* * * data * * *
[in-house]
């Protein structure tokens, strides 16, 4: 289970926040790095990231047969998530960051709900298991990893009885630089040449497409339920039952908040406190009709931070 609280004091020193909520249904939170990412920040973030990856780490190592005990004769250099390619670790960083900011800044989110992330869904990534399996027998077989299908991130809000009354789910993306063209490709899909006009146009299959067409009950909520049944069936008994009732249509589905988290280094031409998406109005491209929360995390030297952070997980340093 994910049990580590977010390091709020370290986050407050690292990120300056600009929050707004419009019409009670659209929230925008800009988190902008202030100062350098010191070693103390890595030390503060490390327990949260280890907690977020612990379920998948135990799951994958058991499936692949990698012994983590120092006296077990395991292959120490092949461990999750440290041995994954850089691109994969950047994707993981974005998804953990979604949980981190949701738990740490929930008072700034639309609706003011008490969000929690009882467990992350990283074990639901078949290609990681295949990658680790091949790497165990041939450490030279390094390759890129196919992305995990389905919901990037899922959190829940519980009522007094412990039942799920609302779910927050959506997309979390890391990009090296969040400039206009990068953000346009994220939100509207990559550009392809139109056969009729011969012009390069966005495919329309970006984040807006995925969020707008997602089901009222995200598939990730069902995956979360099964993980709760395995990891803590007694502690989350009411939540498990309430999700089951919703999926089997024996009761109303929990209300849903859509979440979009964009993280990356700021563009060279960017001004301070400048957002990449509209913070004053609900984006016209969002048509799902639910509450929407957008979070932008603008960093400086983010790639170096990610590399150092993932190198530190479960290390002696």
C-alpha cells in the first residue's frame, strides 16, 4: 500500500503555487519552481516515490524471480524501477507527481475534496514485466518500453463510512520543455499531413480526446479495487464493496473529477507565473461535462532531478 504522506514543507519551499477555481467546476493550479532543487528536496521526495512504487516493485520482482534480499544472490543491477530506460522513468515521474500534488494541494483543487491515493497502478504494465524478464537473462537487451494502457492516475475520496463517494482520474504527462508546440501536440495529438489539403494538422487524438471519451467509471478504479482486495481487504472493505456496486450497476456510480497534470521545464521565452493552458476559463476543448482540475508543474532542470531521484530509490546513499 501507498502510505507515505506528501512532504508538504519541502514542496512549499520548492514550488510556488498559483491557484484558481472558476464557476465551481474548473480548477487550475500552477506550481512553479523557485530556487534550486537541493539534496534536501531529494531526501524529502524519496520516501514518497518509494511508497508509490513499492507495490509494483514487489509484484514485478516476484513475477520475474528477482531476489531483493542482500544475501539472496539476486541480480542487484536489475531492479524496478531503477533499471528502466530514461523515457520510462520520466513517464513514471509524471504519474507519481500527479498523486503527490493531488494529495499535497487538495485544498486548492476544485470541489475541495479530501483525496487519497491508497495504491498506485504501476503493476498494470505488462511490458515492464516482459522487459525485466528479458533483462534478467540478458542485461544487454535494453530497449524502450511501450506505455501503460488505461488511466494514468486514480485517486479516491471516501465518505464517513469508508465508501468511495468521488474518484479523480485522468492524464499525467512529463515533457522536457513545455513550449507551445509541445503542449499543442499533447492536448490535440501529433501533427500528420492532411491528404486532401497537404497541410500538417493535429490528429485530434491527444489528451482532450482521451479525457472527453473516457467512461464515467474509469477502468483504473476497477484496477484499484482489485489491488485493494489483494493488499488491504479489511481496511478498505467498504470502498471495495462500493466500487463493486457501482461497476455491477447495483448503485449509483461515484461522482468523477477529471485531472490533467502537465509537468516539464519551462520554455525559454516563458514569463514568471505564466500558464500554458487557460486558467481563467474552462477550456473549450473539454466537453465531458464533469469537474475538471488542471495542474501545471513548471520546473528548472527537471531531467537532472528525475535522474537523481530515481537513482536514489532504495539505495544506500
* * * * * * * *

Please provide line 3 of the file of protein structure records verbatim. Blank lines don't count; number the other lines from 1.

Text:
C-alpha cells in the first residue's frame, strides 16, 4: 500500500503555487519552481516515490524471480524501477507527481475534496514485466518500453463510512520543455499531413480526446479495487464493496473529477507565473461535462532531478 504522506514543507519551499477555481467546476493550479532543487528536496521526495512504487516493485520482482534480499544472490543491477530506460522513468515521474500534488494541494483543487491515493497502478504494465524478464537473462537487451494502457492516475475520496463517494482520474504527462508546440501536440495529438489539403494538422487524438471519451467509471478504479482486495481487504472493505456496486450497476456510480497534470521545464521565452493552458476559463476543448482540475508543474532542470531521484530509490546513499 501507498502510505507515505506528501512532504508538504519541502514542496512549499520548492514550488510556488498559483491557484484558481472558476464557476465551481474548473480548477487550475500552477506550481512553479523557485530556487534550486537541493539534496534536501531529494531526501524529502524519496520516501514518497518509494511508497508509490513499492507495490509494483514487489509484484514485478516476484513475477520475474528477482531476489531483493542482500544475501539472496539476486541480480542487484536489475531492479524496478531503477533499471528502466530514461523515457520510462520520466513517464513514471509524471504519474507519481500527479498523486503527490493531488494529495499535497487538495485544498486548492476544485470541489475541495479530501483525496487519497491508497495504491498506485504501476503493476498494470505488462511490458515492464516482459522487459525485466528479458533483462534478467540478458542485461544487454535494453530497449524502450511501450506505455501503460488505461488511466494514468486514480485517486479516491471516501465518505464517513469508508465508501468511495468521488474518484479523480485522468492524464499525467512529463515533457522536457513545455513550449507551445509541445503542449499543442499533447492536448490535440501529433501533427500528420492532411491528404486532401497537404497541410500538417493535429490528429485530434491527444489528451482532450482521451479525457472527453473516457467512461464515467474509469477502468483504473476497477484496477484499484482489485489491488485493494489483494493488499488491504479489511481496511478498505467498504470502498471495495462500493466500487463493486457501482461497476455491477447495483448503485449509483461515484461522482468523477477529471485531472490533467502537465509537468516539464519551462520554455525559454516563458514569463514568471505564466500558464500554458487557460486558467481563467474552462477550456473549450473539454466537453465531458464533469469537474475538471488542471495542474501545471513548471520546473528548472527537471531531467537532472528525475535522474537523481530515481537513482536514489532504495539505495544506500